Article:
By Larissa Elaine
Thursday April 4
Thursday was a busy day! This was the last day that our core group serving with Bombay Teen Challenge shared together. We spent Tuesday night, all of Wednesday, and half a day Thursday at Ashagram, where the saved women take refuge from the atrocities of their past, and heal and grow in our Lord. The women’s ages range from teens to women in their 50s. My last day there started with my testimony during the older women’s devotional time before breakfast.
Our time that morning started with worship songs sincerely sung in Hindi. While most of the people at Ashagram speak English, many of the older women do not. It was a special time to share praise and worship time with them, even though there is a language barrier. While I haven’t had the experience of the women of the red light district, I planned to share my story of a verbally and sexually abusive, manipulative relationship I was trapped in for a few years during my early 20‘s. While I did not walk with God during this time, His guiding hand lead me to freedom and ultimately to salvation. God placed a burden on my heart to share my story with these women so that they could understand that bondage happens beyond the borders of the red light district, and even of India; that there are women all over the world who share in a similar story. My main concern for my story was this: How do I convey the emotion and brokenness I share with these women through a language barrier? In the end, I settled on typing my story in simple English ahead of time for ease of translation. With the aid of a translator, I shared my story in a small common room in the women’s dormitory. At first it seemed as though the women didn’t understand me, but as my story progressed, I could feel the air of the room get heavy and the sorrow from the hearts of my audience. Even though there literally are no words in Hindi that equate to the words I used, the translator was able to convey my meaning. In the end, I believe the women were able to relate and showed the gratitude for sharing my story. I shared these verses (with help from my dear friend Kathleen):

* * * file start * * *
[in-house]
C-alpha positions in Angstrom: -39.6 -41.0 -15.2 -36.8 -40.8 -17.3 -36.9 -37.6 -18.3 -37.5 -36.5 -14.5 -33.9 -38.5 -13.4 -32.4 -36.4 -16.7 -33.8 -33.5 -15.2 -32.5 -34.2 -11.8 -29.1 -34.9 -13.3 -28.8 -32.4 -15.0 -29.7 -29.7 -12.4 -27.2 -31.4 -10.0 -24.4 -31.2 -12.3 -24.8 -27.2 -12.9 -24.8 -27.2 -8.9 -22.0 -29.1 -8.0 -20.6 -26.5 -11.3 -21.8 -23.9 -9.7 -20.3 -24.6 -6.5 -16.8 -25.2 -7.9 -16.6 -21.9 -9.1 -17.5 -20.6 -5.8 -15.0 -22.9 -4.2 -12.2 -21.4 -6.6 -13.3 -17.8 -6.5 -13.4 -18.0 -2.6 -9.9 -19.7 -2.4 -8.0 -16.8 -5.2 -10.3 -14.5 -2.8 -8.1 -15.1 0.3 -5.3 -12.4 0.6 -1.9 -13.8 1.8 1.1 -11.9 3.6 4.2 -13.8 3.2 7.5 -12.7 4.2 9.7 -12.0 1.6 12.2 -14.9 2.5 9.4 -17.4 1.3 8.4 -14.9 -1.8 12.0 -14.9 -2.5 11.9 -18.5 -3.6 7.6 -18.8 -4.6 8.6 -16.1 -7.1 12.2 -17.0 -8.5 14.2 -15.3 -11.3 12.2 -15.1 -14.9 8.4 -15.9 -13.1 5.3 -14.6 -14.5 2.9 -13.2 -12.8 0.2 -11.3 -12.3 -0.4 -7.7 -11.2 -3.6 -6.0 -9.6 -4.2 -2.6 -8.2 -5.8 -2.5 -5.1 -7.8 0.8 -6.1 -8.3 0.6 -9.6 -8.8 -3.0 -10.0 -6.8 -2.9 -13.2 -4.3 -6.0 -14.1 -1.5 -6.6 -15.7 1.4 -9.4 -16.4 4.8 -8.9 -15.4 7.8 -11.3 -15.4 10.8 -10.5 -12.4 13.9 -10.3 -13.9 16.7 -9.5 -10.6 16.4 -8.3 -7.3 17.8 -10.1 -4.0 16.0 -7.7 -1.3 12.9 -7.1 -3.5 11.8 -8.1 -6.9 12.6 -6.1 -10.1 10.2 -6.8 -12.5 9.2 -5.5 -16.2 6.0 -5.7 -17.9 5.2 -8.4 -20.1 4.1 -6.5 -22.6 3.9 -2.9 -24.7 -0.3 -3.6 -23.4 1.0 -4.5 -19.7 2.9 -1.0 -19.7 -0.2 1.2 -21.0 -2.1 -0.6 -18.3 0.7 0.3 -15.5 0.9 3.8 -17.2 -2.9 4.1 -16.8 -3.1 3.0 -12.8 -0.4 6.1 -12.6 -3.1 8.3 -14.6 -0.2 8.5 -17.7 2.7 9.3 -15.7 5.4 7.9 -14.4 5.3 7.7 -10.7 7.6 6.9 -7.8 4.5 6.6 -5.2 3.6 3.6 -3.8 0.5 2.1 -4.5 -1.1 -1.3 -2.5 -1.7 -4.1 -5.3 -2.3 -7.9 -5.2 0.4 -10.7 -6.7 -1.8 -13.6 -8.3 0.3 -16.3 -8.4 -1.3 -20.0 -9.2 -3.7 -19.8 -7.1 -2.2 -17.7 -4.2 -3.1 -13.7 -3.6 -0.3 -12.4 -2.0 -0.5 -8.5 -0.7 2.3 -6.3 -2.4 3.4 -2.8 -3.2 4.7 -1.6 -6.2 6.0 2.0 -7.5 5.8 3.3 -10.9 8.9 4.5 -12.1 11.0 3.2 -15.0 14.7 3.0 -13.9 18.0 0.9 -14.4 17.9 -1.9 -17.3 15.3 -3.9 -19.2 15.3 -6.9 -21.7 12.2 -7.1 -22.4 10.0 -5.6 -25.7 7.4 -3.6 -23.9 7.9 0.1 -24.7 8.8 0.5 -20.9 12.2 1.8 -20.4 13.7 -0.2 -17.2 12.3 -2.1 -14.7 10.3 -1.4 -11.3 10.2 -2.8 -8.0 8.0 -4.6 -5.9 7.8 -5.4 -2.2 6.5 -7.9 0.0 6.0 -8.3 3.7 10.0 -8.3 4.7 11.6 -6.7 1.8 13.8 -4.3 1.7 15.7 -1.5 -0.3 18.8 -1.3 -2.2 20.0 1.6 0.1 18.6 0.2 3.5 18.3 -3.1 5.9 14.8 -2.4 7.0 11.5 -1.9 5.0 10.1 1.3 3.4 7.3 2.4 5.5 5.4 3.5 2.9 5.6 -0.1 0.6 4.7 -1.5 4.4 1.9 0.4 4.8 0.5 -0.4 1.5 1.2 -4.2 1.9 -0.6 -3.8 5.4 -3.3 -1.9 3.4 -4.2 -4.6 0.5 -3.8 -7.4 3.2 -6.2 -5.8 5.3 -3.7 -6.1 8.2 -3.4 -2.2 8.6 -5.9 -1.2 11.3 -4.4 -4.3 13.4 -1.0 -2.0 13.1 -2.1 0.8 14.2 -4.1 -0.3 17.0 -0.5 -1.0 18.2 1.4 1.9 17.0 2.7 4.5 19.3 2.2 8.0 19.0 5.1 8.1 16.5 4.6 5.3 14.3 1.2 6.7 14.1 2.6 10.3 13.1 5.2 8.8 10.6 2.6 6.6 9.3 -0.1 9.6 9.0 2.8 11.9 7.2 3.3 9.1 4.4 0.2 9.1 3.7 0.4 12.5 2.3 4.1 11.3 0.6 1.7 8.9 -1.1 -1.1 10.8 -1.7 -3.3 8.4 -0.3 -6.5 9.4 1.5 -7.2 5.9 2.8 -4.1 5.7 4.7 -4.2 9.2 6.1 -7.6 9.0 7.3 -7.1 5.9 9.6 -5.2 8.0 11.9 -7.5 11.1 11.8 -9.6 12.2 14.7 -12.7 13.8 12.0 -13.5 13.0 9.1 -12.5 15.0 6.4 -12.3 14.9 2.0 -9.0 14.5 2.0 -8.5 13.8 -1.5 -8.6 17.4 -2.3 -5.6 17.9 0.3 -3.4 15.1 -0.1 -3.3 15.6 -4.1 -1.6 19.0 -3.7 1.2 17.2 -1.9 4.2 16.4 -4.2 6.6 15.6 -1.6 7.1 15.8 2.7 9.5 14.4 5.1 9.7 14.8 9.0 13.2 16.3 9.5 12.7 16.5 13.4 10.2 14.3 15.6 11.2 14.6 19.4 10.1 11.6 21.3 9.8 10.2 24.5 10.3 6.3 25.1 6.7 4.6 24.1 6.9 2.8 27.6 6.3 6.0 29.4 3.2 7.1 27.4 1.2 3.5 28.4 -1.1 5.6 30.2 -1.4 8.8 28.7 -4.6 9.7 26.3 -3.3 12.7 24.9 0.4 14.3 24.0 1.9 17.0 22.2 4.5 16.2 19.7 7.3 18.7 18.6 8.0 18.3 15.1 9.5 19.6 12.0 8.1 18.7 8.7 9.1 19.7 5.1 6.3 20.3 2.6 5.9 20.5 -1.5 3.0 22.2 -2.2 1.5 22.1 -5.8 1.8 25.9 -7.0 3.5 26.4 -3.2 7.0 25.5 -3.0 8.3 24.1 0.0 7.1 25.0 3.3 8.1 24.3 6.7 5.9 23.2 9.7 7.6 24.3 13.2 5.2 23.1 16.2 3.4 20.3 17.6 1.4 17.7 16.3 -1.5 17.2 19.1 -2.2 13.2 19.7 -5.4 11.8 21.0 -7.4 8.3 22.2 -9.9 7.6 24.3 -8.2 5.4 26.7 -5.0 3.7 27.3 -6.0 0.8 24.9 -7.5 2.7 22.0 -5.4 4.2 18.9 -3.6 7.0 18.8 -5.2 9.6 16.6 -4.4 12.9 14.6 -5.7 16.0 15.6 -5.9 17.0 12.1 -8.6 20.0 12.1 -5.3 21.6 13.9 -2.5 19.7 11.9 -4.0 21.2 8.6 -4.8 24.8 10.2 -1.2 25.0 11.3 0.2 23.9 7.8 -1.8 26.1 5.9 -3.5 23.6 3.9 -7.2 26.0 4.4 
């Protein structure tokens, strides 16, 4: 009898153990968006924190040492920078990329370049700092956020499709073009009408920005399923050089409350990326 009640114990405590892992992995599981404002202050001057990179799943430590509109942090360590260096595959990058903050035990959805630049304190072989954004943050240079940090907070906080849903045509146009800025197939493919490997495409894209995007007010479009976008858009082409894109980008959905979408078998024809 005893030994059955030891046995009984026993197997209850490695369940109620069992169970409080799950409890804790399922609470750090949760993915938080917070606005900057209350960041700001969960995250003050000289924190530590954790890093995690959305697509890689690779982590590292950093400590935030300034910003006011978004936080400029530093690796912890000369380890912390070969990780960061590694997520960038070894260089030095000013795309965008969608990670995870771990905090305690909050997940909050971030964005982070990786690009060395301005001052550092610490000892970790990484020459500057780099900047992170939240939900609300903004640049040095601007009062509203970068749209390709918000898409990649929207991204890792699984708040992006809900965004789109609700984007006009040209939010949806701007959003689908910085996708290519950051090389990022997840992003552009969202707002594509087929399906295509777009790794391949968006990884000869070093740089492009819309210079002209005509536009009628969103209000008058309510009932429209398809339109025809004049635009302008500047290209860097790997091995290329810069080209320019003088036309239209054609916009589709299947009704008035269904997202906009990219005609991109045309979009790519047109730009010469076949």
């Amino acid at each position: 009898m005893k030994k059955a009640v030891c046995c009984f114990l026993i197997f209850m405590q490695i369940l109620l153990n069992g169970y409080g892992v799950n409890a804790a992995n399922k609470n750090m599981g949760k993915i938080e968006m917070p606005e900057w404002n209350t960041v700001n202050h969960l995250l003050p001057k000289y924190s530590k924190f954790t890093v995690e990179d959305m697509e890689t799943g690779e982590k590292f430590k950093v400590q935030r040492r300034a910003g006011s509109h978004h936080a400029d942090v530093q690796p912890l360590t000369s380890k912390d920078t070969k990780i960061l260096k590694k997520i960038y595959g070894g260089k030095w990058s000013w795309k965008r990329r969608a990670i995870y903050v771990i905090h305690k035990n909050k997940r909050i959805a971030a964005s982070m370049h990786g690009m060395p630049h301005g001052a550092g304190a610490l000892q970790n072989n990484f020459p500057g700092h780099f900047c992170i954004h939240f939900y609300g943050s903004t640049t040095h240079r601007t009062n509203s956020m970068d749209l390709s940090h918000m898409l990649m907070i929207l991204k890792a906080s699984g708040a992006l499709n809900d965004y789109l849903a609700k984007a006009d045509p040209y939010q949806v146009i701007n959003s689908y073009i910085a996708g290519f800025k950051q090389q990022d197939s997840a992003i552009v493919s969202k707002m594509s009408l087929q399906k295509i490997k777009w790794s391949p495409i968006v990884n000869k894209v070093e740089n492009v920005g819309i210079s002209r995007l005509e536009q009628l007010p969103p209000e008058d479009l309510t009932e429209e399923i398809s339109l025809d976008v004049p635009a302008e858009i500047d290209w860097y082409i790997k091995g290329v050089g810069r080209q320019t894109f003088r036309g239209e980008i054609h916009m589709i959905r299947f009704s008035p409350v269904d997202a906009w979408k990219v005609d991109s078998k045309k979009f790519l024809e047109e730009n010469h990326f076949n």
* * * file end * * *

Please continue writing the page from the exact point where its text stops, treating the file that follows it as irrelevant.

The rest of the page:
Psalm 27:10 “For my father and my mother have forsaken me, but the Lord will take me in.”
Psalm 118:5-7a “Out of my distress I called on the Lord; the Lord answered me and set me free. The Lord is on my side; I will not fear. What can man do to me? The Lord is on my side as my helper; I shall look in triumph on those who hate me.”
The rest of our day was spent saying goodbye to our team and the BTC staff, lunch, and shopping at the BTC store. Jessy’s cousin drove from Mumbai (3+hrs) to pick us up and drive us back to Mumbai, where Jessy’s mom was waiting for us with a home-cooked meal. Along the way back, her cousin stopped at his home for a pitstop in Navi Mumbai. While there, his wife gave us a delightful sweet snack. As we ate the snack (something like apple filling if you ask me), she quickly and secretly prepared dosas for us. If we didn’t insist she stop, they would have made us an entire meal on the spot! It was as if they wanted to take the claim of feeding us. A five minute pit stop turned in a 45 minute mini meal. It was then that I learned a new Hindi word – bas, meaning “that’s enough.” We thanked then for our mini meal and scurried back to the car, and made our way back to Mumbai, and had a delicious meal made by Jessy’s mom.
Here’s a few highlights from the rest of Kathleen, Jessy, and Larissa’s trip:
Friday April 5, 2013
We traveled from Mumbai to Kolkata (Calcutta) via plane, and were able to spend a bit of the afternoon walking the streets. We stopped in a bookstore chain similar to Barnes and Noble with a Starbucks, except it was called Oxford Book Store with Cha Bar. We returned to our hotel room to rest, where I turned comatose for the remainder of the day, while Kathleen and Jessy enjoyed rooftop appetizers at a local restaurant.
Saturday April 6, 2013